These are creepy days. Once in a while, however, you hear the news that excites you; that gives you hope that we just may get there.

That was exactly how I felt when I learnt first-hand that a festival of traditional textiles was in the offing in Wa. Wao!
‘My readers will love this.’ This was the first notion that came to my mind.

In Ghana, festivals are vibrant gatherings that are celebrated across communities. And for me, if they commemorate the craft and livelihood of a people, the better. This is where Woori Weaving Festival comes in. First of its kind, the event takes place during the last week of February, specifically the 26th to the 28th.

What excited me was that this festival was being organised by Nubuke Foundation, a reputable art house headquartered in Accra. What added to my amazement was the fact that I had no idea they had an outreach up that north.

So what is on offer at the Woori Festival? The Nubuke Foundation Centre for Textiles and Clay (Wa) situated in Loho specifically shall present artworks and design interventions from elsewhere and the community in particular. And that’s a treasure haul if you ask me!

Also featuring are the Nadowli Women’s Weaving Association who will exhibit their dexterity at their old native textiles. There is the intellectual dimension to the festival as visitors will experience practical outcomes of research carried out with the University of Applied Arts, Vienna.

During the festival too, master craftsmen from Ghana and Mali and other PhD, researchers will showcase the prototype of a loom designed as result of iterative processes between Kofi Setordji, Master Weavers, Smiths and the team at Nubuke Foundation.

The Foundation has in the past years done work with the Schools of Deaf and Blind in Wa and these will be an important part of the workshop programmes. Their vocational training is meant to equip them with skills that make them self-sufficient adults.

In the past 10 years, Nubuke Foundation has developed and run several workshops with the students and teachers in a bid to buttress existing training and empower them with independent thinking and design innovation skills.

While the inhabitants of the Upper West are mostly engaged in farming, an extraordinary number however engage in the practice of textile weaving. With technical skills and art being passed down through generations, weaving which was a pastime is becoming the mainstay of inhabitants in Wa and surrounding areas.

Contrary to what prevails nationwide, the majority of weavers in the Upper West are women. Women’s Collectives and Associations employ up to 20 younger women as apprentices in a three-year formative programme.
So why would Nubuke invest in such an event? The Woori Festival idea came from a desire to sustain and to share a creative body of national heritage.

Then the festival angle. Where they exist, festivals have been the attraction moments in Ghanaian communities. For various communal reasons, festivals endorse identity and provide an opportunity to amplify the voices of the community.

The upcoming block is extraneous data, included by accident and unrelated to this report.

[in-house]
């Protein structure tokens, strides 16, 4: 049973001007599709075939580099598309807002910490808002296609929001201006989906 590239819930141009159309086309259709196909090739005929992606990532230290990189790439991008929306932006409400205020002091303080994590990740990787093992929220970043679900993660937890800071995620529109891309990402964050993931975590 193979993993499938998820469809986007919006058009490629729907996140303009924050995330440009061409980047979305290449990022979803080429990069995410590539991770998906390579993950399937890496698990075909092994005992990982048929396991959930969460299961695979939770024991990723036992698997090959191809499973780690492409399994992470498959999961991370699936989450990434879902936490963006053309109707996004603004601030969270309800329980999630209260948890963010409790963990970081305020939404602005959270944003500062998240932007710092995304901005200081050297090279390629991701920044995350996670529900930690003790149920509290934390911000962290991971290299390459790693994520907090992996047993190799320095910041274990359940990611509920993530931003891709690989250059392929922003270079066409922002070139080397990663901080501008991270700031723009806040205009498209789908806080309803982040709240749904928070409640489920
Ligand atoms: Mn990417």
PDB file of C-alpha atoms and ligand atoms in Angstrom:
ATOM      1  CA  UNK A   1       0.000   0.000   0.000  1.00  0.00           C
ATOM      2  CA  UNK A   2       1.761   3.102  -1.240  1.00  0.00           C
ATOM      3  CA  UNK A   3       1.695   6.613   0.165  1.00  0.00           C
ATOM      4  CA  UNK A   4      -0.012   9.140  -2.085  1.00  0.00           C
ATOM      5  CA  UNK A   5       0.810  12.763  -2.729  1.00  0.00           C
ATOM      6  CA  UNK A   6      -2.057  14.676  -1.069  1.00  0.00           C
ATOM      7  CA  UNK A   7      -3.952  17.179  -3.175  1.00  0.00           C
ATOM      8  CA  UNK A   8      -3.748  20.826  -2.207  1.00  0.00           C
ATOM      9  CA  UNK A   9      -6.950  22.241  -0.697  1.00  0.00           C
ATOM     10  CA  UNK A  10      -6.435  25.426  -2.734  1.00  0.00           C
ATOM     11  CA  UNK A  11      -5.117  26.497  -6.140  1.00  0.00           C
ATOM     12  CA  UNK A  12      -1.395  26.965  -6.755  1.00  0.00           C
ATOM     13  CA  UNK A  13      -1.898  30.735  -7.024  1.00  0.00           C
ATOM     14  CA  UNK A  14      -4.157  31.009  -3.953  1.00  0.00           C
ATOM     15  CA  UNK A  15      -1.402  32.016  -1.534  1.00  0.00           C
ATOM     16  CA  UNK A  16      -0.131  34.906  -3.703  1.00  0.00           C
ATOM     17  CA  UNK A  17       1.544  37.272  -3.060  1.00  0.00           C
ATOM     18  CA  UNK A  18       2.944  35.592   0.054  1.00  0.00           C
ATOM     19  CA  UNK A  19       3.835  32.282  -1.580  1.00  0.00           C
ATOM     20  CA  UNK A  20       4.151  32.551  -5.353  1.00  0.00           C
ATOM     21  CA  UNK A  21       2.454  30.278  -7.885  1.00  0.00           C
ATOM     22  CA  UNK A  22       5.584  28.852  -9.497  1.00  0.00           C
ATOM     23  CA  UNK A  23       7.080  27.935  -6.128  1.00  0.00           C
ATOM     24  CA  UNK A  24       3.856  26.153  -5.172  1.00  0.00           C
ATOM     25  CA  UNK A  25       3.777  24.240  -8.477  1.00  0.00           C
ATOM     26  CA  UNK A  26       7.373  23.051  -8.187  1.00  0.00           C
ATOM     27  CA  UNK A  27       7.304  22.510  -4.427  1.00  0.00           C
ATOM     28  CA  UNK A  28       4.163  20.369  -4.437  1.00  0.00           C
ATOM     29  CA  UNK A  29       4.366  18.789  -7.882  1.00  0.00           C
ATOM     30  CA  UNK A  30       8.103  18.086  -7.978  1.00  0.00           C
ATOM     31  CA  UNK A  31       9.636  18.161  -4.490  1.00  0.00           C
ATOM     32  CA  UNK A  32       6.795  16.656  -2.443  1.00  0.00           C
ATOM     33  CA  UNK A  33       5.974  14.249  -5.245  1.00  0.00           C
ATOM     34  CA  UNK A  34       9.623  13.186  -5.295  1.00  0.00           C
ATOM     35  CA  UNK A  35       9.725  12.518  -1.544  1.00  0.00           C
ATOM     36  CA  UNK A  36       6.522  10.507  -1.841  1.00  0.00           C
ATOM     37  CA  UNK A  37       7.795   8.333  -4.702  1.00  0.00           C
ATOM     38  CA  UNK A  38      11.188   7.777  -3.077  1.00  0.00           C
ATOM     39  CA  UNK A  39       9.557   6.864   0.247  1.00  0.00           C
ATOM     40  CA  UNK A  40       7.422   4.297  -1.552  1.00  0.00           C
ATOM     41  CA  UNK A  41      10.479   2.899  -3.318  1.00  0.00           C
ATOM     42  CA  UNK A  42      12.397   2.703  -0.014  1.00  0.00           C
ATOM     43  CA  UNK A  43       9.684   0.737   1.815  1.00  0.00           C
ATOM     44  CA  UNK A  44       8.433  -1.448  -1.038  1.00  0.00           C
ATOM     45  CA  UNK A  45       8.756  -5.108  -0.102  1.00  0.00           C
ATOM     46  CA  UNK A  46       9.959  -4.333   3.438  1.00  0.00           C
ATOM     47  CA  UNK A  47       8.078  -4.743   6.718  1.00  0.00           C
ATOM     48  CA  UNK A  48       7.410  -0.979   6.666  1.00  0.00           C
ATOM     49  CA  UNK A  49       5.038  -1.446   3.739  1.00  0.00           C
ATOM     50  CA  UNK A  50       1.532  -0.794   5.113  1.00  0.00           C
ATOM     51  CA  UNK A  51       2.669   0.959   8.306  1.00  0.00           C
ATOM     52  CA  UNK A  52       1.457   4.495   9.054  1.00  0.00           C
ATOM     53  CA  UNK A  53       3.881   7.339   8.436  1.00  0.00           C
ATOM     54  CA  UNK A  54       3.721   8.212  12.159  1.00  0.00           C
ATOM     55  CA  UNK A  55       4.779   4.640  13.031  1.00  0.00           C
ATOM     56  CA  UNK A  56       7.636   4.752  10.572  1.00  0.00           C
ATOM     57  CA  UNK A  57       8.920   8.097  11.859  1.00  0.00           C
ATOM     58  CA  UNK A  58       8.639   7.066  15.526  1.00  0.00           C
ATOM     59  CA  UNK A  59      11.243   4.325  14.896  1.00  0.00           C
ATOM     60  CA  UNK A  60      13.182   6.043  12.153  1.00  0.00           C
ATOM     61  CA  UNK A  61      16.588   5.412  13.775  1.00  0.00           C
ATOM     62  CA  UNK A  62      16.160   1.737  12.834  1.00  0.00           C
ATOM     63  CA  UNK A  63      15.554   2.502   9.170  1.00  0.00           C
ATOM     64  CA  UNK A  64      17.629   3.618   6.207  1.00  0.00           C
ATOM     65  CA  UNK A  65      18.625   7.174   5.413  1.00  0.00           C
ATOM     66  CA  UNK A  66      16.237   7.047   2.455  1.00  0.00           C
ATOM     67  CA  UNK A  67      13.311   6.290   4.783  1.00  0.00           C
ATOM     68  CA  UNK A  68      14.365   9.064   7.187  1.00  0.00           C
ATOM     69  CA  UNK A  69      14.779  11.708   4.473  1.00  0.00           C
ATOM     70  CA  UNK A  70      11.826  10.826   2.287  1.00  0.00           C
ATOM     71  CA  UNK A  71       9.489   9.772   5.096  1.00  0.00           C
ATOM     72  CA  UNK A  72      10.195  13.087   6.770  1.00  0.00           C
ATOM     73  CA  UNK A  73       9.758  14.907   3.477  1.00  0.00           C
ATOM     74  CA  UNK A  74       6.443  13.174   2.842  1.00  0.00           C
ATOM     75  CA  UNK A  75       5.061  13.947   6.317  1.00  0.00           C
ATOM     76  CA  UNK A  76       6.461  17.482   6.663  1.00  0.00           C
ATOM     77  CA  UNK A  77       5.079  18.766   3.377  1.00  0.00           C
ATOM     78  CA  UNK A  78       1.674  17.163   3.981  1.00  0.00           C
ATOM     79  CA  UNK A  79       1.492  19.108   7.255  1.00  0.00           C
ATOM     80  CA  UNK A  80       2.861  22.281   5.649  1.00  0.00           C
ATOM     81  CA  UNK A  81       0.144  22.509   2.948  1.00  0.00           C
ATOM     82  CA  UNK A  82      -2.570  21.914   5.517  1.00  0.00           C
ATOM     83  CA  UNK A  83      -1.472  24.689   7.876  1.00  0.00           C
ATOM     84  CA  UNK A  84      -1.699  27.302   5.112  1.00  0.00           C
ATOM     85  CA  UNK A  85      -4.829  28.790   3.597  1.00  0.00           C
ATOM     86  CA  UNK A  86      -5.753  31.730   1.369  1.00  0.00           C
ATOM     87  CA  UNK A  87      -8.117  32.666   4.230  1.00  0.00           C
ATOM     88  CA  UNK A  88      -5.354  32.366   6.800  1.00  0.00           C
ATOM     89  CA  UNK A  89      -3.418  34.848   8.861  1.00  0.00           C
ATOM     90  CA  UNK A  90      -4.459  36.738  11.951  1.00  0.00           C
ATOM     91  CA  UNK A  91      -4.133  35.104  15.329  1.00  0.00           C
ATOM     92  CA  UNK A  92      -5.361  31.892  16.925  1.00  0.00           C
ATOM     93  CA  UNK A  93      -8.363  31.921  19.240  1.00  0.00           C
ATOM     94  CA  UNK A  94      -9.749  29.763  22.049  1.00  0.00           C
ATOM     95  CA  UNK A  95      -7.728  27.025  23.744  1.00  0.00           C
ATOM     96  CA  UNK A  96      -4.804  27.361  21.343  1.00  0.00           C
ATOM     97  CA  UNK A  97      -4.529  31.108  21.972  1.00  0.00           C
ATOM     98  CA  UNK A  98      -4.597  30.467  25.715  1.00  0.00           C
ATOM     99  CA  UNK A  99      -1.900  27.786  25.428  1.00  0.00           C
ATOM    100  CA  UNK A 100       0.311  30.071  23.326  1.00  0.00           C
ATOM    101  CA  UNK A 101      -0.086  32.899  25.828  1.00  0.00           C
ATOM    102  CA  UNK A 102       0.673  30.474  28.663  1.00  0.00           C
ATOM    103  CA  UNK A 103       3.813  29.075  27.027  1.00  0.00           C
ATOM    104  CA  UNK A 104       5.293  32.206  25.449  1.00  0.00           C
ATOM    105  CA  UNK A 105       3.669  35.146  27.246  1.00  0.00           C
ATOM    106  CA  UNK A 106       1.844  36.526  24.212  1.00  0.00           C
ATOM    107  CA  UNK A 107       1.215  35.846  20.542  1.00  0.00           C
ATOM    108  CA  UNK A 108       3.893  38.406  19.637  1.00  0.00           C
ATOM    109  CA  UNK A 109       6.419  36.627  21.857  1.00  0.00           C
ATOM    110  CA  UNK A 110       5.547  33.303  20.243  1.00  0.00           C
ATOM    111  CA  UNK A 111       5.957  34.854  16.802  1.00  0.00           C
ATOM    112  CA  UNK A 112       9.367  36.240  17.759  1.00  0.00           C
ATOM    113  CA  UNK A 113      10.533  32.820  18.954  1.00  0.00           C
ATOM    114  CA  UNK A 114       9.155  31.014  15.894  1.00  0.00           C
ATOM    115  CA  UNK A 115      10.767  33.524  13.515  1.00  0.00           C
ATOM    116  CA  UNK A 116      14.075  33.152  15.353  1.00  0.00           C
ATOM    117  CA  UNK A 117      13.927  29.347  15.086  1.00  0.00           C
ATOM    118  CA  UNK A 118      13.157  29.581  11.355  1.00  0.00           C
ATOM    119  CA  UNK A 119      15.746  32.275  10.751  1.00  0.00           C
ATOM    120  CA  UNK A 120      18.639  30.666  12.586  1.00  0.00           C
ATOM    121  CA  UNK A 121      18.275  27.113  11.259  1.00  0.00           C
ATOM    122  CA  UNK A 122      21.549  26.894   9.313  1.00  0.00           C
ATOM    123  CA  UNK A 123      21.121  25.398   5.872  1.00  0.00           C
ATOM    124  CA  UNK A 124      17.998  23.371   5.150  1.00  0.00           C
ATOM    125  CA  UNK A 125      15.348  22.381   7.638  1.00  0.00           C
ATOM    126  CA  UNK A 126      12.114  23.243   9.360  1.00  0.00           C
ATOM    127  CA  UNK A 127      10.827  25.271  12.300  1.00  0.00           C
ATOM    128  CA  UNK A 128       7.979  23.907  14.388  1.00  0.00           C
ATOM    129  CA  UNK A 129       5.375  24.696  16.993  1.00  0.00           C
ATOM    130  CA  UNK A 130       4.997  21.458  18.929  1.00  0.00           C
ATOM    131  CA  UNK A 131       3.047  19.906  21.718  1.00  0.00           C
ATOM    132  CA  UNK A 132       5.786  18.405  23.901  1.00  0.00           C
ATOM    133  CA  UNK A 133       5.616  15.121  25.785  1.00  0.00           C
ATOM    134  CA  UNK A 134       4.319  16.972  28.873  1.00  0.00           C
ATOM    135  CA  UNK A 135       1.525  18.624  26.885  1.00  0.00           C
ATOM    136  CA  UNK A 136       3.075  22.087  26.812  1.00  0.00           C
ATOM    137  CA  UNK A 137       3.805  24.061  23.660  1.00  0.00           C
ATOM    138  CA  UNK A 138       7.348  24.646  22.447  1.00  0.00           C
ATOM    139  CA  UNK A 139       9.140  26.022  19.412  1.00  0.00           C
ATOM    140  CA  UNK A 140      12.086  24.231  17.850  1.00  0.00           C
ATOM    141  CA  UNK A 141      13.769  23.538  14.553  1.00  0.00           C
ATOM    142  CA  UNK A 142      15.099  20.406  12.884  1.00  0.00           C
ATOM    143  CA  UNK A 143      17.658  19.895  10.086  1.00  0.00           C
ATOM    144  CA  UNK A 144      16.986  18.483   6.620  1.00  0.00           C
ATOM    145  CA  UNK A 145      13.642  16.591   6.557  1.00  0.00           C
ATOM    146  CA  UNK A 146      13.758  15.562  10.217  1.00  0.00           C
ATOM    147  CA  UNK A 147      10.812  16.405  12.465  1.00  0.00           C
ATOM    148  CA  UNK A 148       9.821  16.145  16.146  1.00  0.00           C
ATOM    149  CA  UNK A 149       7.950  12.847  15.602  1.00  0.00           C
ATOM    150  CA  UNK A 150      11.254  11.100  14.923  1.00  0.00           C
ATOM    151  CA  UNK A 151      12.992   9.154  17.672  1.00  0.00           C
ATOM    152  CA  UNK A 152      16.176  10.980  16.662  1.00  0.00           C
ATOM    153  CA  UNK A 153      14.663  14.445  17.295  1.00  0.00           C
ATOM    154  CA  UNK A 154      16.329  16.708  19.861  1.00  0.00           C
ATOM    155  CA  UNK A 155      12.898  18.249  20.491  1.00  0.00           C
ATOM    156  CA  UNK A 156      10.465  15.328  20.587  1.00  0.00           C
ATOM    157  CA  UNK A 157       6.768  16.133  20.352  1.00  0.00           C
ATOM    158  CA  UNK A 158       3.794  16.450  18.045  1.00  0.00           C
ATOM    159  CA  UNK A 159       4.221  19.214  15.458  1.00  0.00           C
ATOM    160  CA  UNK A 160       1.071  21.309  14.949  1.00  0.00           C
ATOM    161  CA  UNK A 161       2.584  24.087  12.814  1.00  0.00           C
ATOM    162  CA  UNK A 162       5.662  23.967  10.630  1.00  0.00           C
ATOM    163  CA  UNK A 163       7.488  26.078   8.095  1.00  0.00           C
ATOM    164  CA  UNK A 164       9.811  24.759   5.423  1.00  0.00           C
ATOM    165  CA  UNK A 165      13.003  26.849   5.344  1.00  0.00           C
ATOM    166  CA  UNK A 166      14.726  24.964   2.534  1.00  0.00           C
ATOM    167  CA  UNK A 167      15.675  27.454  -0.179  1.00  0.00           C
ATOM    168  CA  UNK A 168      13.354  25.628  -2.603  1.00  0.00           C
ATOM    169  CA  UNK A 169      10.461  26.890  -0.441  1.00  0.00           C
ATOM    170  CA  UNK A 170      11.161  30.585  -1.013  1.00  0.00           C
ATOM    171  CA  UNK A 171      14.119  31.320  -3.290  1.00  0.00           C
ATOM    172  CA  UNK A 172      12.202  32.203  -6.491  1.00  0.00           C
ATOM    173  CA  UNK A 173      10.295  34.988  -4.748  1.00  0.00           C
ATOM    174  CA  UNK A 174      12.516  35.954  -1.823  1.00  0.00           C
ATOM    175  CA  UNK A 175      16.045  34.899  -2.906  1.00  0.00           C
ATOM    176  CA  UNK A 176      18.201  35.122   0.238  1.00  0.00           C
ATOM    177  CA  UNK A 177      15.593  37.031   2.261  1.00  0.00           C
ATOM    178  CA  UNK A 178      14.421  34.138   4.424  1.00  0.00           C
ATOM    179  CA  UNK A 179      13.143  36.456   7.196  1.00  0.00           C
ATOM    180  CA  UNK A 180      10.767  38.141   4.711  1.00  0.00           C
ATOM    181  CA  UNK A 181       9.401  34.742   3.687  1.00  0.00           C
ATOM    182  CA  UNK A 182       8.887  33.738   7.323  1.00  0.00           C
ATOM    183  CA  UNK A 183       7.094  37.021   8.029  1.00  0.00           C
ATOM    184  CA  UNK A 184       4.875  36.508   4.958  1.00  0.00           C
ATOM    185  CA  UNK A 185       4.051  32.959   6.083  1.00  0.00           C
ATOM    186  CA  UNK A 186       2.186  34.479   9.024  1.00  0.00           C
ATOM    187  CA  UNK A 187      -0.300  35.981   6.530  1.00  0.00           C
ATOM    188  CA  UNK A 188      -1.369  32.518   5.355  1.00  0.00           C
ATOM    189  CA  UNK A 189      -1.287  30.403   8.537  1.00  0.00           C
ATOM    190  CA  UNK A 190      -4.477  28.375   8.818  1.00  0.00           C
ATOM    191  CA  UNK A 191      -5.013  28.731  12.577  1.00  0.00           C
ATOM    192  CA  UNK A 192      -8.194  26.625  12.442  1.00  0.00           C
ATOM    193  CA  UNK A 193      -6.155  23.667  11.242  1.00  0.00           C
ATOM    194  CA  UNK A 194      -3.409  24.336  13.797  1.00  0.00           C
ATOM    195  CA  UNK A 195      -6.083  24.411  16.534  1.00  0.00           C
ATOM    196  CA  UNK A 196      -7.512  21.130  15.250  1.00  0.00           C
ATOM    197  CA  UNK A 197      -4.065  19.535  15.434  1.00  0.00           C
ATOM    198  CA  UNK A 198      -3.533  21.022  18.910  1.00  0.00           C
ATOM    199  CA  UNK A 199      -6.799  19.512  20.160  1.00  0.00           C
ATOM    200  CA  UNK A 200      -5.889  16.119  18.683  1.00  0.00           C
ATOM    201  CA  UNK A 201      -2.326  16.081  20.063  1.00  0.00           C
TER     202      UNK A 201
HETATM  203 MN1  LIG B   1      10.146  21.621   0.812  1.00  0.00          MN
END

Through communal tasks and activities, participants enjoy a sense of belonging and reaffirm their commitment to their localities with processions, rites de passages, rituals, dances, poetry, songs etc.

The organisers believe that the creativity that is embedded within the community should be celebrated and experienced. In today’s global world, the idea of a community has become dynamic, creating possibilities for knowledge and interaction.

Thus, participation was extended to experts from Mali, Benin and Austria hopefully to cross-fertilise indigenous knowledge with empirical research.

The Woori Festival project has as partners creative people, artisans, artists, technicians and engineers, community knowledge bearers, writers, researchers, musicians, designers etc.

At the three-day event, patrons and visitors will interact with Master Weavers, make trade enquiries and engage with a wider community of stakeholders for their benefit.

Also participating are researchers, artists and creative people who wish to explore and showcase the synergies and connections with visual, sound, textures, shapes and performance art that can be created within these creative forms.

Those who love panel discussions will not be disappointed as invited stakeholders, rural enterprise agencies, designers and artisanal agencies will deliberate on issues peculiar to the industry, which will be of benefit to policymakers.

Another highlight at the festival is the showcase of the installation works of artists with fibre, textiles and clay.
There will also be the launch of the premier artists’ residency programme at Nubuke Foundation Textile and Clay Centre, Loho.

The Woori Weaving Festival will showcase all sorts of artistic processes: weaving demos, dyeing demos and Master Class from Master Weaver. Ooh, then there’ll be poetry, storytelling, traditional dance, music and wait for it, a Food Day! Let me stop preaching.

If you are a believer, see you live at Woori at Loho on the outskirts of the city of Wa in the Upper West Region.

Source: The Mirror